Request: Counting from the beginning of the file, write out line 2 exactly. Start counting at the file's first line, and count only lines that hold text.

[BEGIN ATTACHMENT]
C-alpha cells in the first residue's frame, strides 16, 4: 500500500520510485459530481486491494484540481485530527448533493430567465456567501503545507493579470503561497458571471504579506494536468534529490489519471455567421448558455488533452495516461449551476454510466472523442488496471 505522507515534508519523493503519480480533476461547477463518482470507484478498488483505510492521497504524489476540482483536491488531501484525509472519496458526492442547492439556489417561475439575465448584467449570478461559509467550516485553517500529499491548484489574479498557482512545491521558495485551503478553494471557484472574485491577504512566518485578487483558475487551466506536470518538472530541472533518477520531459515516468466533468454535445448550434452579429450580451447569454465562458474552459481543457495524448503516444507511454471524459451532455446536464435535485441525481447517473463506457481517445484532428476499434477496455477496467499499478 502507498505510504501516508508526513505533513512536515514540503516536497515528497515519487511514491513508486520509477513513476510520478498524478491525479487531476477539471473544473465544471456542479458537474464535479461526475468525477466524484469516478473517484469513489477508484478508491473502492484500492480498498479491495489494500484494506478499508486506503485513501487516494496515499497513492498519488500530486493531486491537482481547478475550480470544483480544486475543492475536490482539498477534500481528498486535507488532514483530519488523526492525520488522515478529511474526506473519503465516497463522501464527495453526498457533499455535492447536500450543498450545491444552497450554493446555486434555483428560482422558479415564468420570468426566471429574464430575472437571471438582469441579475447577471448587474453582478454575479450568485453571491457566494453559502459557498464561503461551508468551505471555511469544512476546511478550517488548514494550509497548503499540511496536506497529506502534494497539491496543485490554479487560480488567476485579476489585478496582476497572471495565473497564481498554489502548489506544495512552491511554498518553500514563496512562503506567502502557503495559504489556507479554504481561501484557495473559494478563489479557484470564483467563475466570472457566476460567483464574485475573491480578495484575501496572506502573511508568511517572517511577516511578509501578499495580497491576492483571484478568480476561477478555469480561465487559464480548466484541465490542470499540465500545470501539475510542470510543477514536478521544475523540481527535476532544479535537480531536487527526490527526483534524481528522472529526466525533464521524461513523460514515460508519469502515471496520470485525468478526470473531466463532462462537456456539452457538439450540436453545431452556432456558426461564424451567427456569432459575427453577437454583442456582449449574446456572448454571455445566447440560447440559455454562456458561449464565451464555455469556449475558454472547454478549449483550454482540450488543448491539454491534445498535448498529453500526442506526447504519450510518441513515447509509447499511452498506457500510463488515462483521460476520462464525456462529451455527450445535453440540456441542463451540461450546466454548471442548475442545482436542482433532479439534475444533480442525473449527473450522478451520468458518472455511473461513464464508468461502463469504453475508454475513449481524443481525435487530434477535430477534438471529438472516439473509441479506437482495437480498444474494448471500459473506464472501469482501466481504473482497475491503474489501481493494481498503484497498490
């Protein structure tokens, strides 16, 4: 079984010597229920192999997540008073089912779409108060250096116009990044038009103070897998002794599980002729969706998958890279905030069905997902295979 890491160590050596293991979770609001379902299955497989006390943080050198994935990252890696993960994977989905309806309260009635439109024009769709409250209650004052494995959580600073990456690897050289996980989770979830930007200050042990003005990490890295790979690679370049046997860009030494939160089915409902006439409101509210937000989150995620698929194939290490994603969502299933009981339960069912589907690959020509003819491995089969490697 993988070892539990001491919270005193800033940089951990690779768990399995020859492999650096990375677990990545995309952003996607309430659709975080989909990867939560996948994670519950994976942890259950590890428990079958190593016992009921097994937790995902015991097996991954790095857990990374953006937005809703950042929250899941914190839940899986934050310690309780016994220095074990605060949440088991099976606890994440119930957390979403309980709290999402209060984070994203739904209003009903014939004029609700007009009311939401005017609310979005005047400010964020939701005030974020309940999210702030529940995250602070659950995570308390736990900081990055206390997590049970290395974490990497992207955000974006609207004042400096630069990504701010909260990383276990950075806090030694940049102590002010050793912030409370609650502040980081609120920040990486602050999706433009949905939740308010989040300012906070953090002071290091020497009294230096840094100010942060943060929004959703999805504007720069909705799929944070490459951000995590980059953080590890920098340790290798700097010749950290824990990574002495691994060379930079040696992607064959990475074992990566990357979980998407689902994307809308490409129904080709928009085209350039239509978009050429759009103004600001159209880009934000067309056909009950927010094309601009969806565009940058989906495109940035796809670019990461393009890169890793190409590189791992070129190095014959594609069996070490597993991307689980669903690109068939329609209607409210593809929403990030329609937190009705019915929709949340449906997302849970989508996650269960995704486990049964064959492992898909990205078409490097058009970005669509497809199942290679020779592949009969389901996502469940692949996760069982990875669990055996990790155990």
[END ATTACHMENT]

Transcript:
């Protein structure tokens, strides 16, 4: 079984010597229920192999997540008073089912779409108060250096116009990044038009103070897998002794599980002729969706998958890279905030069905997902295979 890491160590050596293991979770609001379902299955497989006390943080050198994935990252890696993960994977989905309806309260009635439109024009769709409250209650004052494995959580600073990456690897050289996980989770979830930007200050042990003005990490890295790979690679370049046997860009030494939160089915409902006439409101509210937000989150995620698929194939290490994603969502299933009981339960069912589907690959020509003819491995089969490697 993988070892539990001491919270005193800033940089951990690779768990399995020859492999650096990375677990990545995309952003996607309430659709975080989909990867939560996948994670519950994976942890259950590890428990079958190593016992009921097994937790995902015991097996991954790095857990990374953006937005809703950042929250899941914190839940899986934050310690309780016994220095074990605060949440088991099976606890994440119930957390979403309980709290999402209060984070994203739904209003009903014939004029609700007009009311939401005017609310979005005047400010964020939701005030974020309940999210702030529940995250602070659950995570308390736990900081990055206390997590049970290395974490990497992207955000974006609207004042400096630069990504701010909260990383276990950075806090030694940049102590002010050793912030409370609650502040980081609120920040990486602050999706433009949905939740308010989040300012906070953090002071290091020497009294230096840094100010942060943060929004959703999805504007720069909705799929944070490459951000995590980059953080590890920098340790290798700097010749950290824990990574002495691994060379930079040696992607064959990475074992990566990357979980998407689902994307809308490409129904080709928009085209350039239509978009050429759009103004600001159209880009934000067309056909009950927010094309601009969806565009940058989906495109940035796809670019990461393009890169890793190409590189791992070129190095014959594609069996070490597993991307689980669903690109068939329609209607409210593809929403990030329609937190009705019915929709949340449906997302849970989508996650269960995704486990049964064959492992898909990205078409490097058009970005669509497809199942290679020779592949009969389901996502469940692949996760069982990875669990055996990790155990």